by Susan McCarthy
Everyday practice: If decluttering one item a day is all you feel comfortable doing, know that one item is better than zero. On the days you feel up to decluttering more than one item, do so. These small steps will add up.
Maybe you decluttered and organized your closet without much trouble; but, when you moved to your books or your kitchen gadgets, you started to worry that you’d get rid of something useful. Or, you were looking at images on Pinterest of minimalists’ homes and you got uptight thinking you’d have to get rid of all your stuff to be organized.
Sometimes, clearing through a lot of stuff in a week or a weekend and seeing the dramatic results feels great. Other times, it’s too much
1) Sort Stuff by Category
In my book, Decadent Decluttering, I focus on sorting categories of stuff because I think that makes it easier to compare items and judge how much space you need to display or store them.
To start decluttering, select a category of stuff – bakeware, books, clothing, jewelry, toys, craft supplies, etc. You may have books in your living room, bedroom, and home office. Select the room with majority of the items and bring everything there.
Sort the items so like things are together. For example, put all your pants in one pile, long-sleeve shirts in another, sweaters in yet another. Notice, some of these groupings can be subdivided; so, when you start sorting your pants, divide that pile into black dress pants, jeans, khakis, etc.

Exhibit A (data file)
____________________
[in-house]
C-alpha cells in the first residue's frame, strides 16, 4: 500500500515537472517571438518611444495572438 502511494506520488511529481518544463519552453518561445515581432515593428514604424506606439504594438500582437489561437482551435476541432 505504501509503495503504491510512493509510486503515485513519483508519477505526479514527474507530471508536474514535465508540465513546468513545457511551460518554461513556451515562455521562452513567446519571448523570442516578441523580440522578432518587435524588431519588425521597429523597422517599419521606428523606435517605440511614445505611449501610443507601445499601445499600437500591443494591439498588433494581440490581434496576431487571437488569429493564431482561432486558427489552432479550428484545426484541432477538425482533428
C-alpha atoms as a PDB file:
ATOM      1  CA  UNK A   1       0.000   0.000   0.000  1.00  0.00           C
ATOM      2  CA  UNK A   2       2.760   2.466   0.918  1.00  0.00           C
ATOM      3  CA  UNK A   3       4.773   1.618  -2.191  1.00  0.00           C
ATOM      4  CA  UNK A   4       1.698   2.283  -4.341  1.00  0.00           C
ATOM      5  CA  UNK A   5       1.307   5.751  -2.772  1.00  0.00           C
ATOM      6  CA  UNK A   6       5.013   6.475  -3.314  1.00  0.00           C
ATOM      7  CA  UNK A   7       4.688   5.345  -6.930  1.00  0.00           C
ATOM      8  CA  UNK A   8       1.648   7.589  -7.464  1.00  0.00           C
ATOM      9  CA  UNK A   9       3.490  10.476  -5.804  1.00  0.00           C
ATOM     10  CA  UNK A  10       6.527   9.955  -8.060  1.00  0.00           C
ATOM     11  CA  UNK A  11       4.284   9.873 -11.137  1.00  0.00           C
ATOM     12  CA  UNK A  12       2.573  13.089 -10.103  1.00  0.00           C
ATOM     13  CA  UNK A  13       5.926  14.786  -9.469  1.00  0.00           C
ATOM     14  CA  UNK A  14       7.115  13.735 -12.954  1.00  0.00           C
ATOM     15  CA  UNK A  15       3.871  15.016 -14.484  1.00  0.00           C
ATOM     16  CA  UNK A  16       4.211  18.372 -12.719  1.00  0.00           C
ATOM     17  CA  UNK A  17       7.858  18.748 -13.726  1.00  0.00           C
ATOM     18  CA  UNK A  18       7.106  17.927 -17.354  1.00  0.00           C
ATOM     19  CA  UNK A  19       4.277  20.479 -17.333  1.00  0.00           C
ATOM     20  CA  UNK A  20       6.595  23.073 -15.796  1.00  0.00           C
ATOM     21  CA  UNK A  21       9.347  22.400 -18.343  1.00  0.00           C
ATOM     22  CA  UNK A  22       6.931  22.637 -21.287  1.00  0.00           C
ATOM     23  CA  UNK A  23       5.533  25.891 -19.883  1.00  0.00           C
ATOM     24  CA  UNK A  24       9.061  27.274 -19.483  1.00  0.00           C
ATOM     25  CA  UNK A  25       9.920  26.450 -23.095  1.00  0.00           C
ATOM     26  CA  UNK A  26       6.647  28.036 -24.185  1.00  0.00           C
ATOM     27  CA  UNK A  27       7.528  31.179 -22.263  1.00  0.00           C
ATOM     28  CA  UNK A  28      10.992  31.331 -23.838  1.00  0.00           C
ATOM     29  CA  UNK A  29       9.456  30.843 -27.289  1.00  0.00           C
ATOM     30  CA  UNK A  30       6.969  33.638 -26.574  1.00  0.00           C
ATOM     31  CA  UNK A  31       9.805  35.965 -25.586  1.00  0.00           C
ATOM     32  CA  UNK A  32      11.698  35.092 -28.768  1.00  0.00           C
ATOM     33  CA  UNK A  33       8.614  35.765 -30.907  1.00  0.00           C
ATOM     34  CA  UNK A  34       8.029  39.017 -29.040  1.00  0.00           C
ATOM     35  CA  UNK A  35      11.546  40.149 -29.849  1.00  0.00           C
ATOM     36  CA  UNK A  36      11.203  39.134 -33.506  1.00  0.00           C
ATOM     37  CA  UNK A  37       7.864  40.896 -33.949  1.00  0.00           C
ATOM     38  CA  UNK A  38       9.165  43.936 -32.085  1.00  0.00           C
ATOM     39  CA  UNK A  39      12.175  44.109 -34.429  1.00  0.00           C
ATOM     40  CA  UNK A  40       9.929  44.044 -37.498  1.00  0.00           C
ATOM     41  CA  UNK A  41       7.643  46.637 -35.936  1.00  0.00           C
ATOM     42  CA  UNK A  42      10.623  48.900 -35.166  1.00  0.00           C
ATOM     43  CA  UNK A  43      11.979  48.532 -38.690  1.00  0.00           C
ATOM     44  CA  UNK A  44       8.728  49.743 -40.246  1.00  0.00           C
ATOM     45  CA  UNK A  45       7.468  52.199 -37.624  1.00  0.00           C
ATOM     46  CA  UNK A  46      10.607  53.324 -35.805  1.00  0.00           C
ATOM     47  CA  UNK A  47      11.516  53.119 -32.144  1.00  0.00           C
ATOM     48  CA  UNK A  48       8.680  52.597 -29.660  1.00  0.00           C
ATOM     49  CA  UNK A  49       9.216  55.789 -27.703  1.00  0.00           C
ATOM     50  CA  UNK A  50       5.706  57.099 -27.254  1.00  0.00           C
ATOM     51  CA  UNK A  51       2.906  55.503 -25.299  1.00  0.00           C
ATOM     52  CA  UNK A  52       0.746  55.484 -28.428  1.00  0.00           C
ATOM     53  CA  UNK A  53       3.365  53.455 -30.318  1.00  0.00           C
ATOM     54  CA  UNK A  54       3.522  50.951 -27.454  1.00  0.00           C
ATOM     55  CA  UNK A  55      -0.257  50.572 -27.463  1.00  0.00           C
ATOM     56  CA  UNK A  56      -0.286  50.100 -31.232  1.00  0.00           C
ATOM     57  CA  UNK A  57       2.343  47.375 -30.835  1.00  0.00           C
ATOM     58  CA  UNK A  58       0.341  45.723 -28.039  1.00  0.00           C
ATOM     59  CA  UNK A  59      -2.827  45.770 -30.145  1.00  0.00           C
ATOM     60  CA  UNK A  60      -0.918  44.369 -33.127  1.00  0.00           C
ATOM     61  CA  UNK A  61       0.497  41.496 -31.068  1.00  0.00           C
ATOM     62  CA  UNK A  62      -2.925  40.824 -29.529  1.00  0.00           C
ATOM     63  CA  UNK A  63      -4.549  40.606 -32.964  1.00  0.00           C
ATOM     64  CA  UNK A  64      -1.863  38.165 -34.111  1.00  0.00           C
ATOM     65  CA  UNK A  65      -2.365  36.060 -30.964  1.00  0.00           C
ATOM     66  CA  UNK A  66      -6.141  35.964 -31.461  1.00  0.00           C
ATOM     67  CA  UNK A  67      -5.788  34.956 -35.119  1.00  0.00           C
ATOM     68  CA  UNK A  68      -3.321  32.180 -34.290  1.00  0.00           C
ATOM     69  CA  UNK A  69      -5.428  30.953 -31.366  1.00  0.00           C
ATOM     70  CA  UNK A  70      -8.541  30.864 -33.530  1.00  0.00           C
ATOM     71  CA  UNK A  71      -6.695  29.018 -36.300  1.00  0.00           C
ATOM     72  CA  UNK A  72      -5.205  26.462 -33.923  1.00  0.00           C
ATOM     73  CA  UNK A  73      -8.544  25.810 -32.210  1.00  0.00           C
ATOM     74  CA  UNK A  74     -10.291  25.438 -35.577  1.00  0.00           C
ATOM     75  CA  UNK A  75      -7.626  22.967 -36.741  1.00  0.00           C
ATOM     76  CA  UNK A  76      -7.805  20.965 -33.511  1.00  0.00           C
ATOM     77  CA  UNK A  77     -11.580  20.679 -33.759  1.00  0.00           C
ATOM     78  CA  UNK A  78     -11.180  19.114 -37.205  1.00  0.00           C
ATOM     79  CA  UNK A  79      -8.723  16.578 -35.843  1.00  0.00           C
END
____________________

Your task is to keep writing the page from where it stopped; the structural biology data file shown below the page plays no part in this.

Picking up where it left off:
2) Eliminate Ten Percent of the Items from the Category
After you’ve sorted your items into categories, eliminate ten percent of the items in each category. So, if you are sorting shoes, get rid of ten percent. Start off by counting the items. If you have thirty-seven pairs of shoes, round up the number to forty to simplify the math. Pick the four articles of footwear that are the most worn-out or uncomfortable.
Chances are, when you return the items to their home, you won’t notice a significant loss. Instead, you’ll appreciate that the area looks neater. You won’t get that panicky feeling of getting rid of too much. Now, in a couple of weeks or months, go back to your shoes and gently eliminate another ten percent. (Round the quantity up or down to the nearest number ending in a zero.)
You can continue to clear your clutter, removing ten percent of your items each time you go through a category. You don’t even have to worry about the math; just remove a few items from a category every so often.
Reluctant about Decluttering?
Won’t eliminating a mere ten percent of your items mean that it will take forever to declutter your home? If you’ll be moving in two months, this isn’t the best method for you. However, if you realize that you have too much stuff, but the idea of decluttering makes you nervous or resistant, removing ten percent of the items in a category can ease you into the process.
Now, you may not need this technique for everything – you may struggle with books but not kitchen gadgets; blouses but not pants. Also, bringing everything in a category into one place can help you see unnecessary duplicates. You can always get rid of more if you feel comfortable doing so.
When you're ready, you can go through a category a second time. You can use the ten-percent technique again, or sort through your belongings, eliminating the things you don't like or need.
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The Organized Squirrel, Susan, shows you how acorns (small habits) can grow into oak trees (a better life).